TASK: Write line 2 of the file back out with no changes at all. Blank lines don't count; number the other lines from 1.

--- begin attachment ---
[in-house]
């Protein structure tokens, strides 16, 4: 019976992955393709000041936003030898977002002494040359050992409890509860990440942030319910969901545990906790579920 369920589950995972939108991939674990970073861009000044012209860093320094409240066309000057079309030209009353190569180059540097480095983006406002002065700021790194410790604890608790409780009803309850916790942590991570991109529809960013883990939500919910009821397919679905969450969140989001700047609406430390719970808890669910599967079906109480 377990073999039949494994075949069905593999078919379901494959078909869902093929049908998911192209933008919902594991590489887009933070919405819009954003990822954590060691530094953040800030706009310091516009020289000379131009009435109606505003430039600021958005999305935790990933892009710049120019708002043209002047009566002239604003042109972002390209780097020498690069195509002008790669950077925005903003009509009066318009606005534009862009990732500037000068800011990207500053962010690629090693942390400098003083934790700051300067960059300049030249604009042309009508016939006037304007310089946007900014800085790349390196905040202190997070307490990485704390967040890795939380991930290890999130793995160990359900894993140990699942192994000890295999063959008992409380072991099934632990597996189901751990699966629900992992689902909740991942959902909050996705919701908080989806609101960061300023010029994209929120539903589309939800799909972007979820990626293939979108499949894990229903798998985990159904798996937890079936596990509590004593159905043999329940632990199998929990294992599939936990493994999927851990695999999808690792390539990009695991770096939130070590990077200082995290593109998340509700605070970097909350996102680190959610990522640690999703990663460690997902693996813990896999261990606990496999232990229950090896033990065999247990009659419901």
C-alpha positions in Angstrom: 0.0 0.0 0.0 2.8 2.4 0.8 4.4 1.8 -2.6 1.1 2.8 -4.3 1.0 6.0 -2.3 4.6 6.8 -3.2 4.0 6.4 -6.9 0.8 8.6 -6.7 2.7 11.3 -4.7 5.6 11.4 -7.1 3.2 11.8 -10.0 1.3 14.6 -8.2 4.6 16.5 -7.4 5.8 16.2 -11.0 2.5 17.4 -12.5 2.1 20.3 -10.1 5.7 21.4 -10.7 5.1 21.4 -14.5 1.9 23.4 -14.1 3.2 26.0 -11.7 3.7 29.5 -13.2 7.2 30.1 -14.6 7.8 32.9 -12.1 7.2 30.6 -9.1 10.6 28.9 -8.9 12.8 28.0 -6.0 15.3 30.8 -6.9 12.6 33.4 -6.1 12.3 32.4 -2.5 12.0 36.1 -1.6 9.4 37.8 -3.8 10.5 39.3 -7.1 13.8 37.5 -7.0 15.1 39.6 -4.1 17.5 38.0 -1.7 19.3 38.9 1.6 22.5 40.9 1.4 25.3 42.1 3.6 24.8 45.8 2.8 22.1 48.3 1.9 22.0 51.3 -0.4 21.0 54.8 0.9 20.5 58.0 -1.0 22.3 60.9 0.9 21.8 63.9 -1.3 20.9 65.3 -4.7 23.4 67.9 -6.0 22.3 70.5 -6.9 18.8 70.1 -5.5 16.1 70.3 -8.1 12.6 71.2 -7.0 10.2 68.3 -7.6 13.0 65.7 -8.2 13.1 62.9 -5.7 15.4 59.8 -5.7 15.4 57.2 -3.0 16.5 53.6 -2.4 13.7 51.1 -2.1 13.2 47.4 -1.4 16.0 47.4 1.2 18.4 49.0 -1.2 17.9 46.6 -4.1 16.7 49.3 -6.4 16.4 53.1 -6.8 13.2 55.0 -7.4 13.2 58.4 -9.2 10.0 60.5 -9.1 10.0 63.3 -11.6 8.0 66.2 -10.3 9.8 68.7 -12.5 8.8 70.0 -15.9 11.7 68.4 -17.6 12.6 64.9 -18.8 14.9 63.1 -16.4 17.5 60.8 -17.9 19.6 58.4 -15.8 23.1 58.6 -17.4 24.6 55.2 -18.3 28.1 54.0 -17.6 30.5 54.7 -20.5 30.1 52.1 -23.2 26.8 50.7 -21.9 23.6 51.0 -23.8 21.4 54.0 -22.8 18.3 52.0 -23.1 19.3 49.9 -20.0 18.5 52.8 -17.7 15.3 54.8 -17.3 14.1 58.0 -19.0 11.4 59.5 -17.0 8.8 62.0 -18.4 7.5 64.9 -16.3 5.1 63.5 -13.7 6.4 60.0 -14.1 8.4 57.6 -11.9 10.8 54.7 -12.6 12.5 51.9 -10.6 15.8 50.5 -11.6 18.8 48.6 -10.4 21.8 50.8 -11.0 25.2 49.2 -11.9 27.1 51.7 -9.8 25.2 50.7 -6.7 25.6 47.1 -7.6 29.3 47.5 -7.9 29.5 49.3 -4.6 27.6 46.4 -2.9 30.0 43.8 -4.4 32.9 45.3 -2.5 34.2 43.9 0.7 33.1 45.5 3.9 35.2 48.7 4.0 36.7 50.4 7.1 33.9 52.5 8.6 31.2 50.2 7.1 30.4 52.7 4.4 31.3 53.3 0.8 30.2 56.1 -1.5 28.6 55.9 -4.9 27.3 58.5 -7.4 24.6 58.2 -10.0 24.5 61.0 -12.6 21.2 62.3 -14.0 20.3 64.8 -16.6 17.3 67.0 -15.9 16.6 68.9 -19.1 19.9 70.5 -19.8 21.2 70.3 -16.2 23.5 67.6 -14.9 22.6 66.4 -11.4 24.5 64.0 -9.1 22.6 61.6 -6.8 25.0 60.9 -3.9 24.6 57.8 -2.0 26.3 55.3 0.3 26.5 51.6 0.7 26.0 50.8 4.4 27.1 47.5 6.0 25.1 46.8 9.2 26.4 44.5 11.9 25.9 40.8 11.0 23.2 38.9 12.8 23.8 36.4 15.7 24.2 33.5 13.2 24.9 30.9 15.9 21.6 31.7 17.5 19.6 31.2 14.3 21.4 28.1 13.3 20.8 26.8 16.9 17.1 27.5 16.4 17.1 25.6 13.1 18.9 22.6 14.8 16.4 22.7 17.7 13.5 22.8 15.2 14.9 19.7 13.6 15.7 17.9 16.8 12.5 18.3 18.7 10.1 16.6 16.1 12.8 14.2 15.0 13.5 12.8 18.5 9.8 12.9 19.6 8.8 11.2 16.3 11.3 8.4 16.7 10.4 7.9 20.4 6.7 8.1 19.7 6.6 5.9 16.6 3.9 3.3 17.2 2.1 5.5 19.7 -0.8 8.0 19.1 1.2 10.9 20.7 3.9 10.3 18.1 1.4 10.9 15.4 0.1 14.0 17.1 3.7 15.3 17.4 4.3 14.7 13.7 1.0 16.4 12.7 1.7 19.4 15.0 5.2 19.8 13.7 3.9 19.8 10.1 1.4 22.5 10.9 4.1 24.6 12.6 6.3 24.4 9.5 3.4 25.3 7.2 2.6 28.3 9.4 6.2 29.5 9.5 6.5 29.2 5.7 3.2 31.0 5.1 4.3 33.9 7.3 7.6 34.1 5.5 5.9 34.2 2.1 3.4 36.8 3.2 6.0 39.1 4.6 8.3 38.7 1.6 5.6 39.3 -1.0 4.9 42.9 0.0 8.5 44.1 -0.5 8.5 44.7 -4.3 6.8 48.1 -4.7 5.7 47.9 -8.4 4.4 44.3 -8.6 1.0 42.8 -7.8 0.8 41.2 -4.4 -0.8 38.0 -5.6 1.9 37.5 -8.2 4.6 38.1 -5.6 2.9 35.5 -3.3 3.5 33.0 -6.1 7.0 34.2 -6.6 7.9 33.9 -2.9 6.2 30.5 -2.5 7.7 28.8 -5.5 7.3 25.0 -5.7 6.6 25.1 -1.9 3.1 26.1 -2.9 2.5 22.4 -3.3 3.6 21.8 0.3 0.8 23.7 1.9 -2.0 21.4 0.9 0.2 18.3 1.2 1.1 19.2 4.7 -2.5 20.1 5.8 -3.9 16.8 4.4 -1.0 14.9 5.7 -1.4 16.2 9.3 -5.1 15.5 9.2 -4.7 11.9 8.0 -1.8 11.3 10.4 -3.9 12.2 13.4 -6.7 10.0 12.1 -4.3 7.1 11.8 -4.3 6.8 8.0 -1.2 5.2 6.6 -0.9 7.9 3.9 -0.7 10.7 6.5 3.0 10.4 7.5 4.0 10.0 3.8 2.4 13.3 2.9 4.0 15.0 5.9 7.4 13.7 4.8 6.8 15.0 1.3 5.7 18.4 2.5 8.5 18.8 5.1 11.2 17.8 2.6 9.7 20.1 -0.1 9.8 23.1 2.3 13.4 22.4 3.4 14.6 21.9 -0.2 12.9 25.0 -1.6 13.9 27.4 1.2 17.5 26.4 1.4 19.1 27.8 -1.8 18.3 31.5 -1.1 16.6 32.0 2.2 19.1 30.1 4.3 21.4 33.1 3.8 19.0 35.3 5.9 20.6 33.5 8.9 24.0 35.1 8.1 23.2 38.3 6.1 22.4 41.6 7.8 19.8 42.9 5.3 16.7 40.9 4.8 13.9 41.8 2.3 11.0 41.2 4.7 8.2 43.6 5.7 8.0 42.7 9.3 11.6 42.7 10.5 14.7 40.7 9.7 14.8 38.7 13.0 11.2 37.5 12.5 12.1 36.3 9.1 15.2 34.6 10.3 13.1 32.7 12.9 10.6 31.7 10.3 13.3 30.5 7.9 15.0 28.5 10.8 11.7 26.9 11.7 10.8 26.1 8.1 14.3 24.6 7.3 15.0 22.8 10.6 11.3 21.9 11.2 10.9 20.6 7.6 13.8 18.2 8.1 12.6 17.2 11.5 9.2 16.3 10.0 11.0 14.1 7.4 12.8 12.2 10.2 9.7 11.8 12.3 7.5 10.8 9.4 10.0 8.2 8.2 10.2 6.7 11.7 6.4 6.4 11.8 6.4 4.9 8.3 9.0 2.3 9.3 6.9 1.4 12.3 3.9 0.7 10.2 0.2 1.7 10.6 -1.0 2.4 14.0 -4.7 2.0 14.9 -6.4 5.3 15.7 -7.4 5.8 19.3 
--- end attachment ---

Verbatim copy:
């Protein structure tokens, strides 16, 4: 019976992955393709000041936003030898977002002494040359050992409890509860990440942030319910969901545990906790579920 369920589950995972939108991939674990970073861009000044012209860093320094409240066309000057079309030209009353190569180059540097480095983006406002002065700021790194410790604890608790409780009803309850916790942590991570991109529809960013883990939500919910009821397919679905969450969140989001700047609406430390719970808890669910599967079906109480 377990073999039949494994075949069905593999078919379901494959078909869902093929049908998911192209933008919902594991590489887009933070919405819009954003990822954590060691530094953040800030706009310091516009020289000379131009009435109606505003430039600021958005999305935790990933892009710049120019708002043209002047009566002239604003042109972002390209780097020498690069195509002008790669950077925005903003009509009066318009606005534009862009990732500037000068800011990207500053962010690629090693942390400098003083934790700051300067960059300049030249604009042309009508016939006037304007310089946007900014800085790349390196905040202190997070307490990485704390967040890795939380991930290890999130793995160990359900894993140990699942192994000890295999063959008992409380072991099934632990597996189901751990699966629900992992689902909740991942959902909050996705919701908080989806609101960061300023010029994209929120539903589309939800799909972007979820990626293939979108499949894990229903798998985990159904798996937890079936596990509590004593159905043999329940632990199998929990294992599939936990493994999927851990695999999808690792390539990009695991770096939130070590990077200082995290593109998340509700605070970097909350996102680190959610990522640690999703990663460690997902693996813990896999261990606990496999232990229950090896033990065999247990009659419901």